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RODERIC DUNNETT writes about Berlioz' Grande Messe des Morts


The l999 Canterbury Festival draws to a rousing close this weekend with two performances of Berlioz's massive Grande Messe des Morts (Requiem, l837), given by the Canterbury Choral Society, together with the Royal Choral Society and the Royal Philharmonic Orchestra, under the baton of Richard Cooke.The performances are on Saturday 30th October at 7.30 in Canterbury Cathedral (a sell-out), and on Sunday 31st at 7.30 in the Royal Albert Hall (for which some tickets are still available : +44 (0)171-589-8212).  

The Canterbury Choral Society and Richard Cooke. Reproduced with the permission of Canterbury Choral Society.
The Canterbury Choral Society and Richard Cooke.

Recent Canterbury Choral Society concerts have included widely praised performances of Dvorak's Stabat Mater, Beethoven's Missa Solemnis and Britten's Spring Symphony, in addition to another Berlioz marathon, his La Damnation de Faust, with Brian Bannatyne-Scott (currently Longborough Festival Opera's resident Wotan in Wagner's Rheingold and Walküre) in superb form as Mephistophélés. Brahms's Requiem (lst April) and Mozart's C minor mass (24 June) follow in the new year (+44 (0)1227-455600).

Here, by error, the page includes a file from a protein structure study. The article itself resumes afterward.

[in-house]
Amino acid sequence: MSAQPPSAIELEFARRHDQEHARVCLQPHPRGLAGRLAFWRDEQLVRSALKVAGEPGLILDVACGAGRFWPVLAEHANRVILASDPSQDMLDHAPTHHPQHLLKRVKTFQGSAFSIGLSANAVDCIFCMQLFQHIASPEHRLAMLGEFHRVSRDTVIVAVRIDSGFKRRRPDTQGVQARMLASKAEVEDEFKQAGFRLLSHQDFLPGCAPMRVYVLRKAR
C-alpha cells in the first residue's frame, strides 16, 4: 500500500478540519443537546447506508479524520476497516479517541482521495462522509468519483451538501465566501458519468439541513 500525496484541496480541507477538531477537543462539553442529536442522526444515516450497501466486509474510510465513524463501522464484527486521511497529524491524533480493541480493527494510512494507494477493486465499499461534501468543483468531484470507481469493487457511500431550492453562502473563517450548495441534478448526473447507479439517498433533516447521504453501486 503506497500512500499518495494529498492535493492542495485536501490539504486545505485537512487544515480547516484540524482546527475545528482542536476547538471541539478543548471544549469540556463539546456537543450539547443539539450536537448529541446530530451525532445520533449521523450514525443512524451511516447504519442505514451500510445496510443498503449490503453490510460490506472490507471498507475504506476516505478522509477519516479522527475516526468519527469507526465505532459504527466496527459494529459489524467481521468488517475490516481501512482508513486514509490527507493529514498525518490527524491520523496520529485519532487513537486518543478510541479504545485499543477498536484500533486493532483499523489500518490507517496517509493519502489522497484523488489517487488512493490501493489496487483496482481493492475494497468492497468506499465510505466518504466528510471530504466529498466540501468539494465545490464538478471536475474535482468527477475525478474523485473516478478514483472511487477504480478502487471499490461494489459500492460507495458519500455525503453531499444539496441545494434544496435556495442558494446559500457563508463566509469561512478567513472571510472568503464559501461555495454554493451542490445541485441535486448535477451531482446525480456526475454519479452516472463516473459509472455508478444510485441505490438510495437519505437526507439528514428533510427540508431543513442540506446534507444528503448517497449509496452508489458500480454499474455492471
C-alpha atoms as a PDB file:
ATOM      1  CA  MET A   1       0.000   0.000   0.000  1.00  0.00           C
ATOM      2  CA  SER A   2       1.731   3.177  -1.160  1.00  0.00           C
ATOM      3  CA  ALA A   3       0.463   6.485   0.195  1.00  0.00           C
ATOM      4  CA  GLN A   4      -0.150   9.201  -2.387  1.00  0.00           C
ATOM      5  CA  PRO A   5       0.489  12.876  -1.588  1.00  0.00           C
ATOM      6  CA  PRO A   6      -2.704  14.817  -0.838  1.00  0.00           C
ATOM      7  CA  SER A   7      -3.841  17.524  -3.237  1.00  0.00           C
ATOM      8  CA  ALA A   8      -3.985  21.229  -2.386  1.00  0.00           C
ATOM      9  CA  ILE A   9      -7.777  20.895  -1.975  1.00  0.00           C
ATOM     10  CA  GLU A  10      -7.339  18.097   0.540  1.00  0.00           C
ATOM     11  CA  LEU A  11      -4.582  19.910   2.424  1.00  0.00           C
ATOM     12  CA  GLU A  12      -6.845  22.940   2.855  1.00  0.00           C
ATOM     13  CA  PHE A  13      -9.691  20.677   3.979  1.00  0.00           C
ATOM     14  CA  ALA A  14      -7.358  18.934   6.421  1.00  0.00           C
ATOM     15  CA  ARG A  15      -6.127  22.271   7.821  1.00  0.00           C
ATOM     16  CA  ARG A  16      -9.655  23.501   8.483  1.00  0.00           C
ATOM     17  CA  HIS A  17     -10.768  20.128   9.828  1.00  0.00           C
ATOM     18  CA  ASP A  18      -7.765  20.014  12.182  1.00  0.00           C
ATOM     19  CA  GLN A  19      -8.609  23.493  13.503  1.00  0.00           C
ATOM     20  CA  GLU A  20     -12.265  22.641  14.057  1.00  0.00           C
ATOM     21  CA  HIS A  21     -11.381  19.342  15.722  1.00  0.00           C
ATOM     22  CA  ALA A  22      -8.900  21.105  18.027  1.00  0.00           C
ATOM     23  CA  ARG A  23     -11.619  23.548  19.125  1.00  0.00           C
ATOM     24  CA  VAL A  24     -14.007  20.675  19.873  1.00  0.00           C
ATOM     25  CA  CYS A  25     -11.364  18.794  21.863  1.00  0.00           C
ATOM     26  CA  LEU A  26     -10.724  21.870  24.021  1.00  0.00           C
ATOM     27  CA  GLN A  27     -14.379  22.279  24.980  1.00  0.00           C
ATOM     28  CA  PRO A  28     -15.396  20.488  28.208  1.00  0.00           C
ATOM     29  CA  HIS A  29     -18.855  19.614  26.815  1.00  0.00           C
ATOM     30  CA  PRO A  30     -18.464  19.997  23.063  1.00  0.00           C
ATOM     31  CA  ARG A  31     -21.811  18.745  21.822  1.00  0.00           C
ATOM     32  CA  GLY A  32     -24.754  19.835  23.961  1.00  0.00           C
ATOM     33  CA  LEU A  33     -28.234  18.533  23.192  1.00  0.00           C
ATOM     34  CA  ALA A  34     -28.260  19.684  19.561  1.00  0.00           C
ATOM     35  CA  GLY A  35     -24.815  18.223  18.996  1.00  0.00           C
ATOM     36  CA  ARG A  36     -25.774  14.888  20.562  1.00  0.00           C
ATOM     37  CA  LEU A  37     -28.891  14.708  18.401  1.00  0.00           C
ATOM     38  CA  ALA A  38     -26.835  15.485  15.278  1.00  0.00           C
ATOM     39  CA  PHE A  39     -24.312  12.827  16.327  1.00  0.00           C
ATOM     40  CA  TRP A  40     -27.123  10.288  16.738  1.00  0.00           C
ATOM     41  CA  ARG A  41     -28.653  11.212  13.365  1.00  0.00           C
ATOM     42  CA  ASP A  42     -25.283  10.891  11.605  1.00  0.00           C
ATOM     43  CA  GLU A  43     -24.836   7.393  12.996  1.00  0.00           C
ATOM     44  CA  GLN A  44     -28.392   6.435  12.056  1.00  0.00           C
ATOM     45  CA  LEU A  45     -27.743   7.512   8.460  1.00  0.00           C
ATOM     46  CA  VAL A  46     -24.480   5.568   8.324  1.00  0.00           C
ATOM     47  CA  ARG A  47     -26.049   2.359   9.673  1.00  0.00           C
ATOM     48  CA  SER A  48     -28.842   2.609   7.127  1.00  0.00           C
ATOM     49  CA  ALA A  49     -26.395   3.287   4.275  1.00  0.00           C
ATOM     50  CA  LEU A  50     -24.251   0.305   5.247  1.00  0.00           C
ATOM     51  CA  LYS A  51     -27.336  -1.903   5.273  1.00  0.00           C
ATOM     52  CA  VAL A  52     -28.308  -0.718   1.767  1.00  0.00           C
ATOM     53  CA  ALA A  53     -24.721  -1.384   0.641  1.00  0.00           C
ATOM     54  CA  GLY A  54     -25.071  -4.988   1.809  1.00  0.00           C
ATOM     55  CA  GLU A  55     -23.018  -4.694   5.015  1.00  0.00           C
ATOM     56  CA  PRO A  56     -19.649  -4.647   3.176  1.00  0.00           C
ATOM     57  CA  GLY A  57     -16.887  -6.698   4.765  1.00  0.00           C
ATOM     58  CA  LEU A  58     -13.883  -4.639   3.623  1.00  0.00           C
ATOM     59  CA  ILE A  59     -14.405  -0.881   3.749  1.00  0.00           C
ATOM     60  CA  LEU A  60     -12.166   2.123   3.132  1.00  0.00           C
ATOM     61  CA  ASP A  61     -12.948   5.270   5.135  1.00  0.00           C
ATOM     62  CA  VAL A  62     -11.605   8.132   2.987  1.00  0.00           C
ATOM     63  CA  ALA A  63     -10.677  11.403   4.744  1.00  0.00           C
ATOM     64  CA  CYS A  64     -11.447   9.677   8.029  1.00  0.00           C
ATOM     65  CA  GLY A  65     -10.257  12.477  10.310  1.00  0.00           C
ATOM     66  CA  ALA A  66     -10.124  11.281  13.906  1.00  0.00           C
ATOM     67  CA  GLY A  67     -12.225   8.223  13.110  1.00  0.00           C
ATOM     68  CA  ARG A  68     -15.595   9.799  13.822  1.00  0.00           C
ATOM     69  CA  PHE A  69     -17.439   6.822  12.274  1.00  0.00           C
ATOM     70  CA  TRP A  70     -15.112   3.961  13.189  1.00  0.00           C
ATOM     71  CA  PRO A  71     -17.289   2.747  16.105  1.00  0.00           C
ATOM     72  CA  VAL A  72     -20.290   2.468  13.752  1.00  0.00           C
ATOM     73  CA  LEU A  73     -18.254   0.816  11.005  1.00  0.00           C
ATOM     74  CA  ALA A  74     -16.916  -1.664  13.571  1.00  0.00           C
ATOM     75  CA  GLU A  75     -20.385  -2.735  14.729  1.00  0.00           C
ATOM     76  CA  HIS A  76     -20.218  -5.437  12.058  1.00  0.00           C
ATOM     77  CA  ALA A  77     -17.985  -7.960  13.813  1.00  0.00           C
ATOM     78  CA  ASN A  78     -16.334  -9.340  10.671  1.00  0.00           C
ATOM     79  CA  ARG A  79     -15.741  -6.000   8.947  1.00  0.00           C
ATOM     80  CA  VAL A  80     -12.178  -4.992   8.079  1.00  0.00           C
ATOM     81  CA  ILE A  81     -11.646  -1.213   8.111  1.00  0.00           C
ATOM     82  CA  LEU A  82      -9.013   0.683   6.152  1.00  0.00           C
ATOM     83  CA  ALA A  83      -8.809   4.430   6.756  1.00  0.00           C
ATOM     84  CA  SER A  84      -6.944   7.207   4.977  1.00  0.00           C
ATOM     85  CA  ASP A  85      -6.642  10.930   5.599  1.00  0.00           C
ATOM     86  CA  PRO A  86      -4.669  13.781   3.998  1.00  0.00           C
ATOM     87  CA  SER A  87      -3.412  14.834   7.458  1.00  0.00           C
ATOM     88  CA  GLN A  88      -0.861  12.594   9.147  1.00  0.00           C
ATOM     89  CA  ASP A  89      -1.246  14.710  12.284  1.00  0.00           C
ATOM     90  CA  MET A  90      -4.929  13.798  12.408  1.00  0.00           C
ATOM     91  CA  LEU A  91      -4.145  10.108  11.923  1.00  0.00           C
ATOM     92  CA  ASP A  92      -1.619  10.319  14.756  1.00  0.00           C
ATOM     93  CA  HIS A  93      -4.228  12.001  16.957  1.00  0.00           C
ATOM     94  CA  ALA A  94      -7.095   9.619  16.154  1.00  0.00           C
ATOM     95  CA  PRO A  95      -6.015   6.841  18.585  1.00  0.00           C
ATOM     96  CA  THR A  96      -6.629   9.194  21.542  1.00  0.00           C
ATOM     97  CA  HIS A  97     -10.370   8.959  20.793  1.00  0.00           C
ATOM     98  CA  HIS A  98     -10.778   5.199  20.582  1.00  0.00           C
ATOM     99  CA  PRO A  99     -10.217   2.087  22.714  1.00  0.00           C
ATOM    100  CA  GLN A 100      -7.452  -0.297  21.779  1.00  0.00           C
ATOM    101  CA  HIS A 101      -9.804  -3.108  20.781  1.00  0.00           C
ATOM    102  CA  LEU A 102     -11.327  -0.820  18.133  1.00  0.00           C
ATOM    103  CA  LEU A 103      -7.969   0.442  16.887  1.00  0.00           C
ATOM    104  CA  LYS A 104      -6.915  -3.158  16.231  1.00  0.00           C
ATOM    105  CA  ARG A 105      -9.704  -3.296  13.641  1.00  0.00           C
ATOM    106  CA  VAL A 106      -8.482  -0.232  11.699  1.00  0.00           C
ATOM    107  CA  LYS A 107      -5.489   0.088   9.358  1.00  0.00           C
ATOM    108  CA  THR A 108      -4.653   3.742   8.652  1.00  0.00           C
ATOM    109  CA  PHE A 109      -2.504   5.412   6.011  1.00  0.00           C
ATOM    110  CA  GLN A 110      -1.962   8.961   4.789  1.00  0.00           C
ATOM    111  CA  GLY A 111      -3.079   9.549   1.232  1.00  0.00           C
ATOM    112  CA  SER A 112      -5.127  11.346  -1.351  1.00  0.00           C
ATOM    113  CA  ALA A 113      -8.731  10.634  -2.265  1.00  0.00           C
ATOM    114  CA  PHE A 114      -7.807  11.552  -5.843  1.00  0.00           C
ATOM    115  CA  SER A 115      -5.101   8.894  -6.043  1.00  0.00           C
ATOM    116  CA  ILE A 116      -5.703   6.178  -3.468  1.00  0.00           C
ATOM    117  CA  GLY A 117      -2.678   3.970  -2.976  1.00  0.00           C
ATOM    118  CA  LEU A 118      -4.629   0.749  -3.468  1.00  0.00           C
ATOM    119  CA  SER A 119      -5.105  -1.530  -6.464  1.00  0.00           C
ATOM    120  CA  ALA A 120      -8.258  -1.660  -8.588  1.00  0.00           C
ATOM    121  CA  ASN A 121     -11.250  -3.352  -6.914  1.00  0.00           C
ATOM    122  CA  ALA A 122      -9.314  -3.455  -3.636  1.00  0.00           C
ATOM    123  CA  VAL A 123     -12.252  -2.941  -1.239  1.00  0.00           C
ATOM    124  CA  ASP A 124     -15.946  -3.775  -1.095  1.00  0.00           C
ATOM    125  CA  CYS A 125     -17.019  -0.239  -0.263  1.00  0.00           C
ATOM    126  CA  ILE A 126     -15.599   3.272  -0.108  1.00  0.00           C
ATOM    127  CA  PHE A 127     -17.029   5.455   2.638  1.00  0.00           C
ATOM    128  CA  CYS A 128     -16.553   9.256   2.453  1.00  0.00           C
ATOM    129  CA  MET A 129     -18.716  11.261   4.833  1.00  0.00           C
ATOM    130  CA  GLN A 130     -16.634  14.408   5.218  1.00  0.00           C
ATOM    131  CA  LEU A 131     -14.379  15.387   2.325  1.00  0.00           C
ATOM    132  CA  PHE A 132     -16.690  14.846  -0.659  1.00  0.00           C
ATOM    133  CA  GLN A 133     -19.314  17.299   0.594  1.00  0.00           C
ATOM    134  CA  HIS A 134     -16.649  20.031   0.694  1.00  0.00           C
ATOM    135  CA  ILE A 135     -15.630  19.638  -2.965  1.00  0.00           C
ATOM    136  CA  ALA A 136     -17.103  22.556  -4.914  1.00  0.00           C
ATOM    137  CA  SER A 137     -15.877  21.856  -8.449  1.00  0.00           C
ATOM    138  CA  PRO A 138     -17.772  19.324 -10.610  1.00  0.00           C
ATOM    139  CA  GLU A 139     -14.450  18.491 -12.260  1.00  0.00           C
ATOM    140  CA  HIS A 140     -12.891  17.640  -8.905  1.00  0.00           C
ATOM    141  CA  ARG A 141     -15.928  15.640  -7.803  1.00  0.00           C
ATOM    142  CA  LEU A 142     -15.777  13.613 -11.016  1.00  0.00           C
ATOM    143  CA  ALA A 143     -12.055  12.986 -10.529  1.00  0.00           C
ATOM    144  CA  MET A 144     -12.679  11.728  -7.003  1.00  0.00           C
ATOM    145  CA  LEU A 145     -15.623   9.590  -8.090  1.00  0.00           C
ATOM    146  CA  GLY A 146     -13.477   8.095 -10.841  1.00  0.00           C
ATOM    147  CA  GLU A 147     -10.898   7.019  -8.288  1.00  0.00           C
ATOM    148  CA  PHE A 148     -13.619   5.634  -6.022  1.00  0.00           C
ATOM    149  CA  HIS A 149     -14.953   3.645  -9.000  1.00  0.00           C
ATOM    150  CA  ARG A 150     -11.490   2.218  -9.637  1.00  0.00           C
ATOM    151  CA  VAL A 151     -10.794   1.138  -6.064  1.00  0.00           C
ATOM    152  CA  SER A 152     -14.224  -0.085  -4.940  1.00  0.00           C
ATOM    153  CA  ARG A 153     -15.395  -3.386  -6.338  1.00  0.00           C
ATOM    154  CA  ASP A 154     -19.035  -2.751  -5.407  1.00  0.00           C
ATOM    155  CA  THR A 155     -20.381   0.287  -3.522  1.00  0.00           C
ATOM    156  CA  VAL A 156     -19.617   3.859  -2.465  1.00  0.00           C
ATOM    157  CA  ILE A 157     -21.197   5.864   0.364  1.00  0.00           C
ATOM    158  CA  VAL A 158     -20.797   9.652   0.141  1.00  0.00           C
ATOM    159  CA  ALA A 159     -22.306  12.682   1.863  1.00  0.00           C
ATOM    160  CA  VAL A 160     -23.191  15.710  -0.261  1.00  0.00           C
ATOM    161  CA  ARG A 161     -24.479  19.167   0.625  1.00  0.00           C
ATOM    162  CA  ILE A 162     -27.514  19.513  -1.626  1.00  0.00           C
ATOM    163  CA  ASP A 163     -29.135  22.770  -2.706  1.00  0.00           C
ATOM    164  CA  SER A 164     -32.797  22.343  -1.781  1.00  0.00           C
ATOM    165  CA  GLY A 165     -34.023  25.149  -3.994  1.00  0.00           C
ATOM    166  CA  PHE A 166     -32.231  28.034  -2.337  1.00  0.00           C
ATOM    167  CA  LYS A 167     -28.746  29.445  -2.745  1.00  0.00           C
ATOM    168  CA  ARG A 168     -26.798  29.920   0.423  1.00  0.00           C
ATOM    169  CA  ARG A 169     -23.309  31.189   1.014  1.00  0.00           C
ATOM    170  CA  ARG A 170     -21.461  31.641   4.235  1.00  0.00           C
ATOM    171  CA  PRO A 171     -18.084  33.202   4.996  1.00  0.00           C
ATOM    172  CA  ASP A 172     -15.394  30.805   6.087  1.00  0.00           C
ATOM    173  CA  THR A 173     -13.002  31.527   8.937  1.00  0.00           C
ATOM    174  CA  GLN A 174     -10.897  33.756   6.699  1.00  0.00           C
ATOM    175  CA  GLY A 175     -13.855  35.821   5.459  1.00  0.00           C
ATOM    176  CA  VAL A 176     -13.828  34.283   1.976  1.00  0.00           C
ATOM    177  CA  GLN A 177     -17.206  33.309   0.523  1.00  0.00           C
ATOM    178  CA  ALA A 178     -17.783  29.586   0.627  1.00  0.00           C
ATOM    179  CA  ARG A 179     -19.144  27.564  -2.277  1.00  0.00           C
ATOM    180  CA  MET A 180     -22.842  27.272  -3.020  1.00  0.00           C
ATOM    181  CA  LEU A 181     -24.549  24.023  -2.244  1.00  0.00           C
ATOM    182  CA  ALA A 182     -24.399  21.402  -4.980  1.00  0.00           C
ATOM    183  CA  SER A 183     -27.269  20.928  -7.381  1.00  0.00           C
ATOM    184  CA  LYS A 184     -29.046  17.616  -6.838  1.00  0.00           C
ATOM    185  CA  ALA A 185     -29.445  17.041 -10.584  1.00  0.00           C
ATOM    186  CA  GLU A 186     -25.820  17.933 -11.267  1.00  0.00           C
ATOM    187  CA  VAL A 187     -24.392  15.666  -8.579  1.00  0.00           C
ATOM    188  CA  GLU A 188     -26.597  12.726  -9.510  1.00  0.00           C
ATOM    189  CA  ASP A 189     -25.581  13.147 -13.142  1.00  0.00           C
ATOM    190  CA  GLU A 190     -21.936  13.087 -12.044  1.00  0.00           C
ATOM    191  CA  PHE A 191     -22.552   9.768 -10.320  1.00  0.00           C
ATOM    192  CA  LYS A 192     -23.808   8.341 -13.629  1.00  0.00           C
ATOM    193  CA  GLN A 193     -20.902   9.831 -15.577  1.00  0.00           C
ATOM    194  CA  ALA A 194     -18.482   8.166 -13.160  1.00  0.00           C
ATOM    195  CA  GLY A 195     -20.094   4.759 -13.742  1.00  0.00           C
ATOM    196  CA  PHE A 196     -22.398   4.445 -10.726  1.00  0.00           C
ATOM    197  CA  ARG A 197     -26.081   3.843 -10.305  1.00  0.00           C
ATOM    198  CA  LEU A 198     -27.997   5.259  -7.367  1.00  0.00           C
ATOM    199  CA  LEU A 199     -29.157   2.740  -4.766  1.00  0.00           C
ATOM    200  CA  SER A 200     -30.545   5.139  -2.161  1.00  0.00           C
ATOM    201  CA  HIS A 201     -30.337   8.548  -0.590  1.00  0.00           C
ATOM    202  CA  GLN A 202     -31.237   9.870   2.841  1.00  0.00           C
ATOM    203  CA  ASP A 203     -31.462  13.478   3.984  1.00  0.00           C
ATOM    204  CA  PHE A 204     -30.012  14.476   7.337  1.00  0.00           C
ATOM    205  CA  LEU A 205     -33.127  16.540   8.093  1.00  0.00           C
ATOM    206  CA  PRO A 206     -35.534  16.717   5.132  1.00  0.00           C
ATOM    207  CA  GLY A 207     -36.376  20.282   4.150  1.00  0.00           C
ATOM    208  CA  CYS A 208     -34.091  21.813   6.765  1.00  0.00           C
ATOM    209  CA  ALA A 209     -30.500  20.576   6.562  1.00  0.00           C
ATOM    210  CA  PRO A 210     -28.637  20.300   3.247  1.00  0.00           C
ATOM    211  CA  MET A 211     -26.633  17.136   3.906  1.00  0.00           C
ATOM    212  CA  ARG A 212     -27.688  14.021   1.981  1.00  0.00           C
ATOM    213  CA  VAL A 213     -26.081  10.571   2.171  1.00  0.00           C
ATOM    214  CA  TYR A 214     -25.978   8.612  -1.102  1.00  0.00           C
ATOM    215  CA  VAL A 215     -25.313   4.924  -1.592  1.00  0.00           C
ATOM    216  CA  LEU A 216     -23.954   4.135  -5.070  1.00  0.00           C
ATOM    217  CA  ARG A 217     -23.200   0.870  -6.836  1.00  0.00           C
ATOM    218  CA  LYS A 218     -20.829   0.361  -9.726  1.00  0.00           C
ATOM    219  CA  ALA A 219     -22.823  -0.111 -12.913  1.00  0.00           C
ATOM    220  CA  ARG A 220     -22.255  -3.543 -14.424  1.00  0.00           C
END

But this weekend's two events will involve some of the largest forces amassed in recent years.

Berlioz (l803-69) composed his Grande Messe des Morts in his mid-thirties, with the success of the Symphonie Fantastique already behind him and Benvenuto Cellini (l838) and Romeo and Juliet (1839) on the way. He once declared that if all but one of his works were to perish, he would be content for his reputation to rest on the Requiem alone.

Behind it is the idea of 'la Gloire' : the Requiem was a State commission, originally proposed to honour the dead of the l830 insurrection, although in fact composed in the mid-l830s and first heard later that decade at an elaborate ceremony staged in the chapel of Les Invalides to commemorate a Napoleonic commander who perished in the recent Algerian campaign.

Berlioz recalls in his memoirs the jealousies, intrigues, arguments and resignations that surrounded its first performance - not least the fact that he was forced to bow to tradition and allow M.Habeneck, who held the ancient office of 'premier violon de la musique du roy', and was a man with whom the 34 year old composer had been known to cross swords before - to conduct. Berlioz himself was let loose on one rehearsal.

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Copyright © Roderic Dunnett, October 28th 1999


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